Thiamin and riboflavin help the body break down and release energy from food, whereas B12 and folate help to make healthy red blood cells.
B12 and folate are key to making red blood cells, developing nerve cells and maintaining body tissue, so it’s important for athletes to be on top of this to help with performance development.
As a whole, the B vitamins work to keep the nervous system healthy. Athletes need their nervous system to be in tip-top condition during the stress and demands of their sport.
3. Vitamin C
Oranges might come to mind when we first think of vitamin C but it’s not just citrus fruits that contain vitamin C. It’s found naturally in fresh fruit and vegetables such as brussels sprouts, cabbage, broccoli and berries.
Perhaps most well known for supporting your immune system, vitamin C has a wider functionality helping you to recover from the common cold.
As an antioxidant, vitamin C has the functionality to slow down processes that cause cell damage, which is important for athletes who may be recovering from injury.
Iron is an essential mineral that aids energy pathways in the body.
Iron helps the transfer of energy around the body as a key component of haemoglobin, a protein that moves oxygen from the lungs to bodily tissues, and also myoglobin, an oxygen-providing muscle protein.
Any deficiency in iron means that oxygen can’t be carried properly and limits the ability to be active whilst increasing fatigue. So, having enough iron is pretty important for athletes.
This mineral helps the body’s immune function to work properly, playing a role in cell division and cell growth.
Out of all illnesses that could impact an athlete's performance, upper respiratory illness (such as the common cold) causes the most disability. Some research shows that when zinc is taken as a supplement, it may reduce the common cold.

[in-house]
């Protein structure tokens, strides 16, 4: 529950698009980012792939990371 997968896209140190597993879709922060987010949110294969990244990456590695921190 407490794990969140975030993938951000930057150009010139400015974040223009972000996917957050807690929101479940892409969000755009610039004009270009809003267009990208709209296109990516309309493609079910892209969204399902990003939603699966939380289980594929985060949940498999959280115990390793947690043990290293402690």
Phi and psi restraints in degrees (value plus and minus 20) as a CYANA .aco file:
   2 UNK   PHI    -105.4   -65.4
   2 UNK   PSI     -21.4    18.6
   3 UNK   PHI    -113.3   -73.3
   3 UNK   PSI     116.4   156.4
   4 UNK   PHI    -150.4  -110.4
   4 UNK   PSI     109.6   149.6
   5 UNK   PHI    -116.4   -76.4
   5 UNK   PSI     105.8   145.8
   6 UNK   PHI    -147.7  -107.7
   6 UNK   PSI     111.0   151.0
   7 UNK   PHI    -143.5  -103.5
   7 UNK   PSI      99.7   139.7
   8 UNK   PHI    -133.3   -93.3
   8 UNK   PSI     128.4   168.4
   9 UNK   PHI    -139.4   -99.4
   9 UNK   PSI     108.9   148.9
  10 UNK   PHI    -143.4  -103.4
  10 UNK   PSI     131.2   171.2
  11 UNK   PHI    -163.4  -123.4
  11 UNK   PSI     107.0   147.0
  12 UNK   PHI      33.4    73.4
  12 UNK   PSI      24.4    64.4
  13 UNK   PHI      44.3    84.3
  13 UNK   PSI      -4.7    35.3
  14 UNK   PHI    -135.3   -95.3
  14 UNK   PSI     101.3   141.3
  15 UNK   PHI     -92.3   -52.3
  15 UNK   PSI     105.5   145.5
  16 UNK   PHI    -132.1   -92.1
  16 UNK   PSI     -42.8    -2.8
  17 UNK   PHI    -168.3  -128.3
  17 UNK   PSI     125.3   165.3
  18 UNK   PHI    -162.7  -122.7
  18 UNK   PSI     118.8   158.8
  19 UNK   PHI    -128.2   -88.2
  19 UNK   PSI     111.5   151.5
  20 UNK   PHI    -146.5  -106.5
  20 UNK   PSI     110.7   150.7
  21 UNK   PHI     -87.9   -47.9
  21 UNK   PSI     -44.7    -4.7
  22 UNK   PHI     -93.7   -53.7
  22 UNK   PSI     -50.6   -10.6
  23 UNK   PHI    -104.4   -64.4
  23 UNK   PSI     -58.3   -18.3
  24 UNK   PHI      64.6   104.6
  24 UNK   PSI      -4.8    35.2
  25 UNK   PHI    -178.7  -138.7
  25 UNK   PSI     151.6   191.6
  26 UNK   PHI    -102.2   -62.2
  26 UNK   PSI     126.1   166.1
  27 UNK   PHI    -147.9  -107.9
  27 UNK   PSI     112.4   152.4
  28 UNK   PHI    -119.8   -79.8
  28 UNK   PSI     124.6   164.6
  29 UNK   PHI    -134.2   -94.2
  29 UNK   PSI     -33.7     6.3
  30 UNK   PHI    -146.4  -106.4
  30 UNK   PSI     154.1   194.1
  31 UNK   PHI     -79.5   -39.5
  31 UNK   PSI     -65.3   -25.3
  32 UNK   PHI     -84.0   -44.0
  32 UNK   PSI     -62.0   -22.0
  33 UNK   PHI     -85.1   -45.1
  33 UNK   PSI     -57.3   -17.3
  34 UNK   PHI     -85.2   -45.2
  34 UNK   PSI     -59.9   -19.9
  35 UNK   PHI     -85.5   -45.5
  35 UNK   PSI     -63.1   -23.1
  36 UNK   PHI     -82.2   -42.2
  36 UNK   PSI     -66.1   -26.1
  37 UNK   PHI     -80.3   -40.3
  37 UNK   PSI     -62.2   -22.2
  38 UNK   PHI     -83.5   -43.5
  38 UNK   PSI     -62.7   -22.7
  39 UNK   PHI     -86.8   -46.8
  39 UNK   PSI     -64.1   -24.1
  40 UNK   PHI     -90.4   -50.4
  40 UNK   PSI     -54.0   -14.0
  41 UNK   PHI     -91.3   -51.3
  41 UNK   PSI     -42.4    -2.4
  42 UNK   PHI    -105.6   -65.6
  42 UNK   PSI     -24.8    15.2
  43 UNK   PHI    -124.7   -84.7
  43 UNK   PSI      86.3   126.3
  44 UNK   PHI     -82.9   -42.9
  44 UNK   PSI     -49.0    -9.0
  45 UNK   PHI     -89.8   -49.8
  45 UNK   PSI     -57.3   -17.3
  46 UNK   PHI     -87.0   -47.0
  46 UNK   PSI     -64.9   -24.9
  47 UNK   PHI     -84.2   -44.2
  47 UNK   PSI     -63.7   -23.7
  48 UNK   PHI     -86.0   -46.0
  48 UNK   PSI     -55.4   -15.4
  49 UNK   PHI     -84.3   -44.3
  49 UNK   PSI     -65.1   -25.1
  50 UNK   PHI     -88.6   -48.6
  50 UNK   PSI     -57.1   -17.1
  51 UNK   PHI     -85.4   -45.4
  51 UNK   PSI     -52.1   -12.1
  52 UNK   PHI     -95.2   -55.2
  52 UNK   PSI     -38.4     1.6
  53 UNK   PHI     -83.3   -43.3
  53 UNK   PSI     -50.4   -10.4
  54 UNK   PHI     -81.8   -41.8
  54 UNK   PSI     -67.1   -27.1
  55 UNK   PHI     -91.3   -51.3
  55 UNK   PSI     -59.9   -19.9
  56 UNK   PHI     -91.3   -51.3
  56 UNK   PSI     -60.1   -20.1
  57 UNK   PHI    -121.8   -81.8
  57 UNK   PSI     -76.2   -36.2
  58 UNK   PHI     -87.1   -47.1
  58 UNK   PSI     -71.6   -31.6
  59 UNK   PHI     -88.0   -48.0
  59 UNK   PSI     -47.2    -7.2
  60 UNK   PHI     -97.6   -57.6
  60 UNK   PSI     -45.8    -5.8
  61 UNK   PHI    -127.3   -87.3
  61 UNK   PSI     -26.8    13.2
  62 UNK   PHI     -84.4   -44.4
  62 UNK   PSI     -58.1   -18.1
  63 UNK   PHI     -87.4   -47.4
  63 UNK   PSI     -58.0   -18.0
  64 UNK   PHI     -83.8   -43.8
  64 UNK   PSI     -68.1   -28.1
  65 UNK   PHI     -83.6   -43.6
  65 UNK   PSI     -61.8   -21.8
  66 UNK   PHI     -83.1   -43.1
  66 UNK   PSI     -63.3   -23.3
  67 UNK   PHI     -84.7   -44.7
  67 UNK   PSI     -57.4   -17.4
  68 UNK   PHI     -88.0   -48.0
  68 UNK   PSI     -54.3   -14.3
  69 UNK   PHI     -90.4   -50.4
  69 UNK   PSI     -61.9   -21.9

However, it turns out you can have too much of a good thing where zinc is concerned. Consuming too much zinc through supplementation can lead to headaches, stomach cramps and vomiting, whilst taking too much zinc over a long period of time can lead to lower immunity and HDL cholesterol levels.
You might know calcium as the mineral in milk that makes your teeth and bones strong, but there are other important jobs that calcium takes care of for athletes.
Calcium aids the regulation of muscle contraction and nerve conduction, which are important for the explosive power and quick decision-making athletes need.
The bottom line
Athletes need a healthy intake of vitamins and minerals to enable the best sports performance. But it’s not just athletes that should stay on top of their vitamin and mineral intake. To make sure your body is functioning at its best and getting the essentials it needs, you can take a blood test to find out your levels of vital biomarkers, including vitamins and minerals.
- Why you should check your vitamin D levels - especially if you live in the UK
- How do I know if I have enough vitamin D?
- Anaemia: the world’s most common nutritional disorder